We investigated the long-term effects of radiofrequency radiation (RFR) emitted from Wi-Fi systems on hearing. Sixteen Wistar albino rats were divided equally into two groups: sham control and exposure groups. The rats in the experimental group were exposed to 2.4 GHz RFR emitted from a Wi-Fi generator for 24 h/day for one year. The same procedure was applied to the rats in the sham group, except that the Wi-Fi generator was turned off. All groups were kept in Faraday cages during the 12 months to eliminate external electromagnetic fields. The distance between the Wi-Fi generator antenna and the exposure cages was 50 cm. Pre-exposure distortion product otoacoustic emissions (DPOAE) of all rats were measured at the beginning, 6th and 12th months of the study. The DPOAE values of the sham, baseline and exposure groups were compared statistically. For the 6000 Hz hearing frequency, the DPOAE values in the exposure group were lower than those in the sham group (p < 0.05). Similarly, the 6000 Hz hearing frequency values obtained at the end of the 12th month were also lower than the baseline and 6-month values in the exposure group (p < 0.05). In contrast, the DPOAE values at the 6th and 12th months of exposure for the 2000 Hz hearing frequency were higher than the baseline value (p < 0.05). These results indicated that 12 months of RFR (24 h/day) at 50 cm from a 2.4 GHz Wi-Fi source can affect hearing. However, further studies are necessary.
The biological effects of alternating electromagnetic fields (EMFs) have long been studied. In recent years, there has been an impressive growth in the number of processes and devices that use or emit radiofrequency (RF) and microwaves in developed countries. Such devices are being increasingly used in industry, engineering, telecommunications, medicine, education and home settings [1 Peyman A, Khalid M, Calderon C, et al. Assessment of exposure to electromagnetic fields from wireless computer networks (Wi-Fi) in schools: results of laboratory measurements. Health Phys. 2011;100(6):594–612.]. Thus, widespread use of devices generating EMFs has become a major public concern because of findings related to possible hazardous effects of this technology on human health. These technologies include wireless local area networks (WLANs) and Wi-Fi communication systems. Wi-Fi systems, which are used frequently indoors and outdoors, also emit radiofrequency radiation (RFR).
WLANs are networks that operate without physical wires connected to the terminal devices (‘clients’). Wi-Fi is the most common WLAN technology, in which devices and computers are connected to the local area network (LAN) wirelessly. The point of entry to the wired network is termed an ‘access point’ and is typically positioned in the vicinity, at a distance of a few tens of metres. Wi-Fi equipment transmits and receives radio waves to establish the wireless connection. This technology is popular among a wide range of users.
People using or in the proximity of Wi-Fi equipment are exposed to the radio signals emitted from it and will absorb some of the transmitted energy in their bodies. Thus, the recent increase in the popularity of Wi-Fi devices has become a cause of concern in view of the introduction of wireless computer systems in schools and the extent to which the pupils are exposed to radio waves emitted from such sources [1 Peyman A, Khalid M, Calderon C, et al. Assessment of exposure to electromagnetic fields from wireless computer networks (Wi-Fi) in schools: results of laboratory measurements. Health Phys. 2011;100(6):594–612.].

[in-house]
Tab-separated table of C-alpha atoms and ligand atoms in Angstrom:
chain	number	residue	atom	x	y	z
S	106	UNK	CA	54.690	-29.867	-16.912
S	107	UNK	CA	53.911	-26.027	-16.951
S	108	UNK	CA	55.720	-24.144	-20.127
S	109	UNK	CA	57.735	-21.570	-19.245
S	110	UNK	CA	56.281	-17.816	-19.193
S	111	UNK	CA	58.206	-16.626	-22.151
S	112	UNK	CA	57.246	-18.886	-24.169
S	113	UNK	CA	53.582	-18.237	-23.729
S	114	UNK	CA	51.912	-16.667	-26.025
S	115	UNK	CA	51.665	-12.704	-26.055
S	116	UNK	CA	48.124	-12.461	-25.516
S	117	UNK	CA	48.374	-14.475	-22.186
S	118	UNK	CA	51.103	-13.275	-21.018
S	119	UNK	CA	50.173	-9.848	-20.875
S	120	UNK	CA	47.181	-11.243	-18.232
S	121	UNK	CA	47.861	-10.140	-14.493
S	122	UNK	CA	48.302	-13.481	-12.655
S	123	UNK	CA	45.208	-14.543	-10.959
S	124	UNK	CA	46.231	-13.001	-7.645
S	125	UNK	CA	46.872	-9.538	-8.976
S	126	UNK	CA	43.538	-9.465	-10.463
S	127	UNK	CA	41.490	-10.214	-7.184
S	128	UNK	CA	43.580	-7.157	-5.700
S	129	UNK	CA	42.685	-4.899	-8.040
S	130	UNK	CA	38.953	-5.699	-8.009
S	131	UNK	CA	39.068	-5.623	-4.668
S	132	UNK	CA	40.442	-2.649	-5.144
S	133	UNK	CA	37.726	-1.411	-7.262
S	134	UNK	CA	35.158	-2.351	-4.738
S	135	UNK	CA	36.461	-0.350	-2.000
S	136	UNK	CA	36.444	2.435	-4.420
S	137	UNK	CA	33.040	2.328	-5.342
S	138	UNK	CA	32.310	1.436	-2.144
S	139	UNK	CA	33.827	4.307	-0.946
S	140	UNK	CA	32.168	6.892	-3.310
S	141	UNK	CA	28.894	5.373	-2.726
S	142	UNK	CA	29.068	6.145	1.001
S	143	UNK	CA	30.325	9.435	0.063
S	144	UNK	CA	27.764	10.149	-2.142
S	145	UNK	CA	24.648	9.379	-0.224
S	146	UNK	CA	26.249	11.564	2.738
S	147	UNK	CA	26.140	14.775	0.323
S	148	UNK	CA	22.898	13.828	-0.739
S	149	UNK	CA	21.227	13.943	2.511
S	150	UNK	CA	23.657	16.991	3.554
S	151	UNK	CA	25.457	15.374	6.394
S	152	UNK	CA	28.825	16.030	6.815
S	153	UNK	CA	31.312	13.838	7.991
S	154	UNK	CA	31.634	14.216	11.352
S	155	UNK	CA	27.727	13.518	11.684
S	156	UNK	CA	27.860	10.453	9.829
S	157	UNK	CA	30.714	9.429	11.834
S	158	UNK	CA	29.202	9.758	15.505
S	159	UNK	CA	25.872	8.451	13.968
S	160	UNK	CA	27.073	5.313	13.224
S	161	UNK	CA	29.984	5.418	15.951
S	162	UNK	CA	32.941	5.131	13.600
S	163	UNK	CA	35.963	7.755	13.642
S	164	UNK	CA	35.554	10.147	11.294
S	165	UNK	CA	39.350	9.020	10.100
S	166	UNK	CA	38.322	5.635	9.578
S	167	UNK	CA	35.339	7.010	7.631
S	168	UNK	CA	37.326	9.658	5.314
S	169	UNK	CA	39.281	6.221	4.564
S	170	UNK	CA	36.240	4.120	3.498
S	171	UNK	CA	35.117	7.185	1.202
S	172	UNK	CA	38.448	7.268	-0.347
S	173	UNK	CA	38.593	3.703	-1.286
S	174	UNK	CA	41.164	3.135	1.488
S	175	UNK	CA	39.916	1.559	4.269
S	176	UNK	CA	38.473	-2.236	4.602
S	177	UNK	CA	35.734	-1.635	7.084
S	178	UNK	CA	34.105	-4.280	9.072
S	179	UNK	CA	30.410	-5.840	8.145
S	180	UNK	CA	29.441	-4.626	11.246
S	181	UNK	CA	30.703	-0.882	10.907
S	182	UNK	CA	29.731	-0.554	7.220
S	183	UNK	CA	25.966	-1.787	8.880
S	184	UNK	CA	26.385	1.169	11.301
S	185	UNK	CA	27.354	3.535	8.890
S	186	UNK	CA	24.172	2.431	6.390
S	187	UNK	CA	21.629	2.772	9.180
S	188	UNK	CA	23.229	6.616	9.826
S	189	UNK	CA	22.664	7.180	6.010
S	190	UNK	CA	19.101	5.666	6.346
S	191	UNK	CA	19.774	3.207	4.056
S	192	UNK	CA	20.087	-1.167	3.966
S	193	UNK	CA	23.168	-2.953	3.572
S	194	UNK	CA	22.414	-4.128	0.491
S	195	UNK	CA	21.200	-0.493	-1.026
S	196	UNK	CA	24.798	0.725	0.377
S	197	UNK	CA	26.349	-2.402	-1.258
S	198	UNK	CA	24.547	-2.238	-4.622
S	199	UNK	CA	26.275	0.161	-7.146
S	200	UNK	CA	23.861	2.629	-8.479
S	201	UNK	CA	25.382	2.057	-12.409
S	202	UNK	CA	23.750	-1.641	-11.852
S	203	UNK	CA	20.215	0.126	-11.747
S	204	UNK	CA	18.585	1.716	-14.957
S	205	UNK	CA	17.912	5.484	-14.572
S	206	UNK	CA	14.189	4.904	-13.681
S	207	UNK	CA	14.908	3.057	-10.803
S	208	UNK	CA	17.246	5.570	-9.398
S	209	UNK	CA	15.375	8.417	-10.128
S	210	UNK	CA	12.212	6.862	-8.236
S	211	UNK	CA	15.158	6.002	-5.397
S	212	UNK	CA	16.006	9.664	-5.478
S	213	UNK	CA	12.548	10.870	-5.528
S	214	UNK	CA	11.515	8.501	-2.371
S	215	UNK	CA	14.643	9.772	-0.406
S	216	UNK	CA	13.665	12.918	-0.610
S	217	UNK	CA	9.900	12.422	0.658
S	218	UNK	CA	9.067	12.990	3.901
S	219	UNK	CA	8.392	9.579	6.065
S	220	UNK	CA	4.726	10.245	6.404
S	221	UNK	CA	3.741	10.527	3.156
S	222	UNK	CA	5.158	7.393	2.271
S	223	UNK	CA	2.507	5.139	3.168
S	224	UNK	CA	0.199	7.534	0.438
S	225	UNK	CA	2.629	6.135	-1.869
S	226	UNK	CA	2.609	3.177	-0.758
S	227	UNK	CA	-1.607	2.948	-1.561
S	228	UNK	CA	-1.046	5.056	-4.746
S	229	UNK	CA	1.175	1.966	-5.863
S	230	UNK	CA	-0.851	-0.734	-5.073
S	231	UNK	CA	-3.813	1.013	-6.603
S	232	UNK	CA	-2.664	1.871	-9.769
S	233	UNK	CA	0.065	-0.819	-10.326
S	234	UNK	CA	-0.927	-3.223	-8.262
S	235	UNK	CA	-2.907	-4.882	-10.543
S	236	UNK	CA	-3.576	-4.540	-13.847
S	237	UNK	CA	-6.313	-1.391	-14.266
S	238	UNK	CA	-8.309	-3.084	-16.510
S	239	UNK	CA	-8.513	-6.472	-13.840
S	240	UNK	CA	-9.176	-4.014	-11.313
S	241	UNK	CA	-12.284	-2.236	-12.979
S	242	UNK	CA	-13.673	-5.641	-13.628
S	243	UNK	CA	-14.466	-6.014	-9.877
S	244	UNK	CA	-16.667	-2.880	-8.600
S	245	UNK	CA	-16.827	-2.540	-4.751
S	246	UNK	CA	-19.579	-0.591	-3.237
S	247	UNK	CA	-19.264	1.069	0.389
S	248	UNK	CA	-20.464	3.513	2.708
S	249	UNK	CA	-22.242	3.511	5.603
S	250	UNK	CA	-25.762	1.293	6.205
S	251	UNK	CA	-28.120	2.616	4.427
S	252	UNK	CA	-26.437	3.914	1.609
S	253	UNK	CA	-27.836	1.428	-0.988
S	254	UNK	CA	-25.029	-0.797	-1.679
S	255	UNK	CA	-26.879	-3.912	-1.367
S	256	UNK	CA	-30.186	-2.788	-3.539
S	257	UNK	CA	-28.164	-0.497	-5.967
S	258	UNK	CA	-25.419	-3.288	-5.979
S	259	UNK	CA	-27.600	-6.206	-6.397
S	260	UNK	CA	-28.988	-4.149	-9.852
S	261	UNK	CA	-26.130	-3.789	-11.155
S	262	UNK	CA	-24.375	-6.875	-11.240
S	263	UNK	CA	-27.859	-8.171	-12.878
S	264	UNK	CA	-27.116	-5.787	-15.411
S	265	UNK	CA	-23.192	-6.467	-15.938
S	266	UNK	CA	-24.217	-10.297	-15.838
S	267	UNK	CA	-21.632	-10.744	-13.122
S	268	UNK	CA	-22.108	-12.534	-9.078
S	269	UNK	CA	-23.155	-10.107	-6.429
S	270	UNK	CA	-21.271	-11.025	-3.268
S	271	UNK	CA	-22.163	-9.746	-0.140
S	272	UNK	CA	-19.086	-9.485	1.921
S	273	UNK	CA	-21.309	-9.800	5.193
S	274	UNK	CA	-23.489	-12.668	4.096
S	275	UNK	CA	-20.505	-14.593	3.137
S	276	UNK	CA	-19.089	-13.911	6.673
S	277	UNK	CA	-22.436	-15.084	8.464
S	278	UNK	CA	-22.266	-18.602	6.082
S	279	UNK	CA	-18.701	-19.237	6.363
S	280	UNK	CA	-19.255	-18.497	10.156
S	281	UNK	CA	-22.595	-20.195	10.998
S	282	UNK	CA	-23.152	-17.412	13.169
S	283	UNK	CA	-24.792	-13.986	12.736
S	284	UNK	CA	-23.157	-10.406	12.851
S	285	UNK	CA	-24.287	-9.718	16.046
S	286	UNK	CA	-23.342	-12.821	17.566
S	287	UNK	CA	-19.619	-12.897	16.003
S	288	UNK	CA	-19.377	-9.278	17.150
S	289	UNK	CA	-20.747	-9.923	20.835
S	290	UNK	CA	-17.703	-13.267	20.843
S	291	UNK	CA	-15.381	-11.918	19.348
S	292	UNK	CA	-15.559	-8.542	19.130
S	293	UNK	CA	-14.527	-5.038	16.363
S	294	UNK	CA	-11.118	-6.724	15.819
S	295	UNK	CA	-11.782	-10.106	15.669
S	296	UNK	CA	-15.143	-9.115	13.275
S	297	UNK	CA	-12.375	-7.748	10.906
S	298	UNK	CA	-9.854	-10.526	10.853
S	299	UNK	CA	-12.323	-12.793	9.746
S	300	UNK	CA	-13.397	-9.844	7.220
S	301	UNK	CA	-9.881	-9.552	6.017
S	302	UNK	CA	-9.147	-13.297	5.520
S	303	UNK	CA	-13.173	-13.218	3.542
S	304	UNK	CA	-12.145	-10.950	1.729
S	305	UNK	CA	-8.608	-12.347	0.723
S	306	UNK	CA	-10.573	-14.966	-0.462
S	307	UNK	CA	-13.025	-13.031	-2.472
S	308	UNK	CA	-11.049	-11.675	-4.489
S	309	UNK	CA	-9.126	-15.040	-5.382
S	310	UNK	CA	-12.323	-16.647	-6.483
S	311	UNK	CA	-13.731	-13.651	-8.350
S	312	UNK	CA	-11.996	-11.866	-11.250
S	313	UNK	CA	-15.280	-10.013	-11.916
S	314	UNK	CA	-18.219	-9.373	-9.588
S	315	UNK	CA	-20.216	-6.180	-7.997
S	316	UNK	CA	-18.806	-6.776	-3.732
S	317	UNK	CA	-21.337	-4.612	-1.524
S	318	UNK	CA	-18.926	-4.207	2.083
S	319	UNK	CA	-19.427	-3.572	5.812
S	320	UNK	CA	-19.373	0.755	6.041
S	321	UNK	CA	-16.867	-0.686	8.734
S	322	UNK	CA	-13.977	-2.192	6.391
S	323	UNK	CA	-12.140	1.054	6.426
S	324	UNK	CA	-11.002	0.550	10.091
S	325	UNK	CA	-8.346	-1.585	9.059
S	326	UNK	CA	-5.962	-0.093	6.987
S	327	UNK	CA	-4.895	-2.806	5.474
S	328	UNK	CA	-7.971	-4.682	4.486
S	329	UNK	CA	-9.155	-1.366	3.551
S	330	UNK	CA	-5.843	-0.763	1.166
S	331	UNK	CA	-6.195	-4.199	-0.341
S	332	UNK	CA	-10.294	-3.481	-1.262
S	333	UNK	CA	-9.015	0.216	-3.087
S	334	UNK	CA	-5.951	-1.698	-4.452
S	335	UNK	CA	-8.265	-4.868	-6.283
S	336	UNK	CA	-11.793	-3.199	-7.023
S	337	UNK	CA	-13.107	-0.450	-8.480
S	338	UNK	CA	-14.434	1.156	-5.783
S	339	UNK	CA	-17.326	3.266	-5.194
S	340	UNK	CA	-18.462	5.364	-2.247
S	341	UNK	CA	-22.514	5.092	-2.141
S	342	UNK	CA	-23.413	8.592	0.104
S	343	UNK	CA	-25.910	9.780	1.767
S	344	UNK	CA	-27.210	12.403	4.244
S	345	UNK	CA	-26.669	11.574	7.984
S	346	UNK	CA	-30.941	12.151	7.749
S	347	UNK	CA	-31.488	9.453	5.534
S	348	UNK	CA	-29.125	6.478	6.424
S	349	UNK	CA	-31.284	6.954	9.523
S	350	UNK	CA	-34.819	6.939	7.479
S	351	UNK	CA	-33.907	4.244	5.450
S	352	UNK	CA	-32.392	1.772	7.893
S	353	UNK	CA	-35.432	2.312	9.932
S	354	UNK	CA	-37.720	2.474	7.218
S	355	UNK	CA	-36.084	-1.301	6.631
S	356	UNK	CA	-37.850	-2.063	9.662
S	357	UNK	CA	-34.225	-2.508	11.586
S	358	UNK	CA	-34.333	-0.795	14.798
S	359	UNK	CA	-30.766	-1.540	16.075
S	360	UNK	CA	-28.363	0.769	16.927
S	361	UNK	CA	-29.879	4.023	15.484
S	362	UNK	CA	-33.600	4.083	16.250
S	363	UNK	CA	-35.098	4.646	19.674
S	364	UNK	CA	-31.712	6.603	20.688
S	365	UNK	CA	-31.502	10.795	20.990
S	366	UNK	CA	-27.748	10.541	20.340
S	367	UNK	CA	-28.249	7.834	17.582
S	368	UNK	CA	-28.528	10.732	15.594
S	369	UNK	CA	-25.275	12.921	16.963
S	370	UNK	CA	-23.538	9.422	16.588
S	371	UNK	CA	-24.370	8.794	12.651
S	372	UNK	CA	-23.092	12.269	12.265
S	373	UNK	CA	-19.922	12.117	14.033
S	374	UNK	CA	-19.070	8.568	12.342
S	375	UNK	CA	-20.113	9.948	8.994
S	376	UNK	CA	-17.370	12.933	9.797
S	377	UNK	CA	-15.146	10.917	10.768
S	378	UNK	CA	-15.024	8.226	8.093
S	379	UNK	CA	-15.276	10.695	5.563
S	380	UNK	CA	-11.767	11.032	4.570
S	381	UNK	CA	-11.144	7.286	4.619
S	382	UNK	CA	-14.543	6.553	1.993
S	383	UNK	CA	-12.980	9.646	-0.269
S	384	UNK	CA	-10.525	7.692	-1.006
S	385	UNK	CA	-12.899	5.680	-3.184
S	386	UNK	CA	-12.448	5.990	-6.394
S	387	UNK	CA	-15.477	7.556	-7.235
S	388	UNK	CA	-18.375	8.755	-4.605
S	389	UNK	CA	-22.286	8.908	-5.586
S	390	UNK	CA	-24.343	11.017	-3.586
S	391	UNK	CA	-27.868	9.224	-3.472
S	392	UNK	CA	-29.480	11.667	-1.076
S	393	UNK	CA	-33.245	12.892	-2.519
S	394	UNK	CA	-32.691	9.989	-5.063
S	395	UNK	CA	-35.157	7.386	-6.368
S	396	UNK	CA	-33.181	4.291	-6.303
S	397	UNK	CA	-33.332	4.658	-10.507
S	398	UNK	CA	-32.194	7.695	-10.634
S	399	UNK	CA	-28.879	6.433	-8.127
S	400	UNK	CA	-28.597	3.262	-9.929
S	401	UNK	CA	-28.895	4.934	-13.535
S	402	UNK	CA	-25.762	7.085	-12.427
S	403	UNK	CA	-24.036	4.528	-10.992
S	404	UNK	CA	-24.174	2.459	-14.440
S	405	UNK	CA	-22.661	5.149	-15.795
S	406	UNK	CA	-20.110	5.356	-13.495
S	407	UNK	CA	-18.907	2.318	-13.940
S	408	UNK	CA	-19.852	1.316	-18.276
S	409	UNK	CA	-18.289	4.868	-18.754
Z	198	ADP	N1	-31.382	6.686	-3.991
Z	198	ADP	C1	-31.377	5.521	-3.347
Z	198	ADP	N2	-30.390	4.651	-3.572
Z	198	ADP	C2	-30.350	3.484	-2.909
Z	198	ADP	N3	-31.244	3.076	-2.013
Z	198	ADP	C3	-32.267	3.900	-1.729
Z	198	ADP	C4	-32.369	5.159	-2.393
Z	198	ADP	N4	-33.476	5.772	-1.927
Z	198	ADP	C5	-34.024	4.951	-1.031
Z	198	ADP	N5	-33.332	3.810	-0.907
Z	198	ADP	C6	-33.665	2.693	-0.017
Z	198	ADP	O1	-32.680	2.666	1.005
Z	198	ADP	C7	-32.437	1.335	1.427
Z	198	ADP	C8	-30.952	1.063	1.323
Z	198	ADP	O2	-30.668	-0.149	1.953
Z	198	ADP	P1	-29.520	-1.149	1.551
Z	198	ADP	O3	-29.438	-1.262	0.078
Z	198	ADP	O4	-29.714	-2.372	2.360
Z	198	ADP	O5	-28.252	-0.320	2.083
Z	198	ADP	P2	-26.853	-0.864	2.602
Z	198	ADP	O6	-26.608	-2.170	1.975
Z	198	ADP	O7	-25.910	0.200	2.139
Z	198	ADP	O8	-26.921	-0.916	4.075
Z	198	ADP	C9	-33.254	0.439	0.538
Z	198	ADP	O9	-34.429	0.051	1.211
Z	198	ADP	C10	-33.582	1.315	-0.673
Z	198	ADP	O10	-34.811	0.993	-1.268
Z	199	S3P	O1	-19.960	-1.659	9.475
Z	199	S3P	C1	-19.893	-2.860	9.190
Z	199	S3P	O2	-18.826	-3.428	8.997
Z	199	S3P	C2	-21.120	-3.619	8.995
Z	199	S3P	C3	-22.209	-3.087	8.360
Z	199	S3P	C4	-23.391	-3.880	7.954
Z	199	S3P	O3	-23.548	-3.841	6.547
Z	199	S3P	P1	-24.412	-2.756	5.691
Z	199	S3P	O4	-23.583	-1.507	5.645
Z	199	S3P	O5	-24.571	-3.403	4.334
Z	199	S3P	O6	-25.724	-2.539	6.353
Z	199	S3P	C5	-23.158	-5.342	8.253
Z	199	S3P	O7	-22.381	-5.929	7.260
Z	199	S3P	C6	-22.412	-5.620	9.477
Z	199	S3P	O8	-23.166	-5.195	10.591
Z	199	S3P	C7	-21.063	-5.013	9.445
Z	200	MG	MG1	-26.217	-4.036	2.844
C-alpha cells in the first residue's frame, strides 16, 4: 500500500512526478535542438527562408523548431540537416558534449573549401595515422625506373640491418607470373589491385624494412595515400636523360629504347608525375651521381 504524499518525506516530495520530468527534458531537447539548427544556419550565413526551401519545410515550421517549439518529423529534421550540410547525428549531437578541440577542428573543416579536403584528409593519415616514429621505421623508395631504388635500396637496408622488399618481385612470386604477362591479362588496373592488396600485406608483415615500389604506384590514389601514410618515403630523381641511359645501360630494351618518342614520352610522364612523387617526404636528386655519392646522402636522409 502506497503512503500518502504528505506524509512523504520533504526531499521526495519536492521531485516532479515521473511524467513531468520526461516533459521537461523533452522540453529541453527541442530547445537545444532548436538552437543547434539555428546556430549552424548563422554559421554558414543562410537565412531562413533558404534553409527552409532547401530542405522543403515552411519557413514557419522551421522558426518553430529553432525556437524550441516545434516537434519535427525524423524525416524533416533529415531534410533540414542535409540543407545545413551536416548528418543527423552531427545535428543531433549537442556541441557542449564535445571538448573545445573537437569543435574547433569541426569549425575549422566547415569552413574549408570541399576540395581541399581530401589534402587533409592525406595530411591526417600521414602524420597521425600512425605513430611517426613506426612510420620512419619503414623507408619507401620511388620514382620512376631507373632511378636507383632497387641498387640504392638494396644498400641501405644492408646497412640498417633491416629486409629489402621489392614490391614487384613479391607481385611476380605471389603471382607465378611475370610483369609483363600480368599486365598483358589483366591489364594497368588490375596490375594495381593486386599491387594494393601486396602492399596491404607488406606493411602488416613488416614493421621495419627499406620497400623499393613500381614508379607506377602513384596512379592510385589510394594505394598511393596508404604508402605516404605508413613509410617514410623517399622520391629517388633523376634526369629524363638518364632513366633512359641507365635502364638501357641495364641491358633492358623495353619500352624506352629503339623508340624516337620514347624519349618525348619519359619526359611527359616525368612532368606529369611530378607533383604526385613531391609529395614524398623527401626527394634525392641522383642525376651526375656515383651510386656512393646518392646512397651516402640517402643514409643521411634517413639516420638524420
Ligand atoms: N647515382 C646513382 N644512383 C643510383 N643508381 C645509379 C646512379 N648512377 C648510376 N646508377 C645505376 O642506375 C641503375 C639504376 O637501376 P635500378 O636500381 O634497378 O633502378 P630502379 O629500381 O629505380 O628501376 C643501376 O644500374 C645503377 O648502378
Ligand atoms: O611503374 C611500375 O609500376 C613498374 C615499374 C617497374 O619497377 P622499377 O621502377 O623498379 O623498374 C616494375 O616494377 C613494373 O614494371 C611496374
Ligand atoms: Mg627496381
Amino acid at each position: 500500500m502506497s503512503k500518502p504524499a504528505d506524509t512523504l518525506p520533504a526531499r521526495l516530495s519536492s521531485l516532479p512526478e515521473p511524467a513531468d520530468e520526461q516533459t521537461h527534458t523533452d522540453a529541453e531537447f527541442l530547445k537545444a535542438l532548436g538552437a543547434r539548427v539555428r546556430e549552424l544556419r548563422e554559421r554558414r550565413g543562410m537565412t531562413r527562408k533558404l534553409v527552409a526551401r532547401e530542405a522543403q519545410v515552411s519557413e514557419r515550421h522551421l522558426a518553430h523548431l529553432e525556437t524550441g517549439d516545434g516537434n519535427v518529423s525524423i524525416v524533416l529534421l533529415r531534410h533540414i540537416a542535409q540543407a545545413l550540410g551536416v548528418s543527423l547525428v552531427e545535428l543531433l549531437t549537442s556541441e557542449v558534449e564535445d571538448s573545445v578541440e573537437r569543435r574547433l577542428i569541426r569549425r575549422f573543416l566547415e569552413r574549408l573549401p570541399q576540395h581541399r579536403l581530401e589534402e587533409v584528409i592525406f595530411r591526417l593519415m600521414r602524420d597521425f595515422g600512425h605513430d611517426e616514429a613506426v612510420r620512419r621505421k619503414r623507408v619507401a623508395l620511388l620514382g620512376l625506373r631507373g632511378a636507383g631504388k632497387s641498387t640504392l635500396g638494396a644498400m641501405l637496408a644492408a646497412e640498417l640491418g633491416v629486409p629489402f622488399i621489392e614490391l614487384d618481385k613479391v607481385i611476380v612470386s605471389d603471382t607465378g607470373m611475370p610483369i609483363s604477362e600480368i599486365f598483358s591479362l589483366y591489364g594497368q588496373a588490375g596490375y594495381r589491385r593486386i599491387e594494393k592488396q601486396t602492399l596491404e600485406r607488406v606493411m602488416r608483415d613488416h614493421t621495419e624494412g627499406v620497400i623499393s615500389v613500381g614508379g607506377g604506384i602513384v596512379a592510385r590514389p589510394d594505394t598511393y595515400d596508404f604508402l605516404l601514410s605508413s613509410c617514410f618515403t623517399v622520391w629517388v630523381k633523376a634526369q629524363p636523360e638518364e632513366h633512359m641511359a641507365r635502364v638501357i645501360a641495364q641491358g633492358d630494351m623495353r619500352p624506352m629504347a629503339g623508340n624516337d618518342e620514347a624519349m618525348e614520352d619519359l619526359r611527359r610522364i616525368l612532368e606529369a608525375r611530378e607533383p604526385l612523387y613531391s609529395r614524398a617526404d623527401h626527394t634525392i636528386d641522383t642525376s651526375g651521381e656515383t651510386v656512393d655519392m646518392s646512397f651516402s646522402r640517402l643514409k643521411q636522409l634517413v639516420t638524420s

For the reasons mentioned above, one concern in public opinion is the biological effects of RFs emitted from Wi-Fi systems. Despite the intense public interest, usually focused on any relationship between RFR and cancer, there is not sufficient research on RF emitted from Wi-Fi systems. Another important point to be considered is whether RF emissions from Wi-Fi wireless communications affect hearing. The auditory system is the neural organ most frequently and directly exposed to RFs emitted from mobile phones and other similar equipment.
Otoacoustic emission (OAE) is low-level acoustic signals emitted by the cochlear outer hair cells (OHCs) either spontaneously or evoked by an auditory stimulus and recorded via the external acoustic meatus. OAE was originally described by Kemp [2 Kemp DT. Stimulated acoustic emissions from within the human auditory system. J Acoust Soc Am. 1978;64:1386–1391.]. OAE signals are evoked because of the motility of the cochlea’s sensory OHCs that make their way outward from the basilar membrane of the cochlea through the middle ear, vibrating the tympanic membrane and propagating into the external auditory canal [3 Kemp DT. Otoacoustic emissions, their origin in cochlear function, and use. Br Med Bull. 2002;63:223–241.]. OAE testing is commonly used as a method for evaluation of hearing problems. Distortion product otoacoustic emissions (DPOAEs) are evoked OAEs produced by the ear in response to two simultaneous pure tone stimuli. DPOAEs give information about the hearing and are frequently used in studies to investigate hearing problems [4 Probst R, Lonsbury-Martin BL, Martin GK. A review of otoacoustic emissions. J Acoust Soc Am. 1991;89(5):2027–2067.]. Generally, loss of OHCs or impairment of OHC function results in the attenuation of DPOAE amplitudes and sound/noise (S/N) ratios.
Whether RFR emitted from Wi-Fi systems affects hearing is a major concern in the general public. Thus, we investigated the long-term effects of 2.4 GHz RFR emitted from a Wi-Fi wireless system on hearing in rats using DPOAE. To our knowledge, no reported study has examined the long-term effects of Wi-Fi signals on the OHC function of the cochlea so far.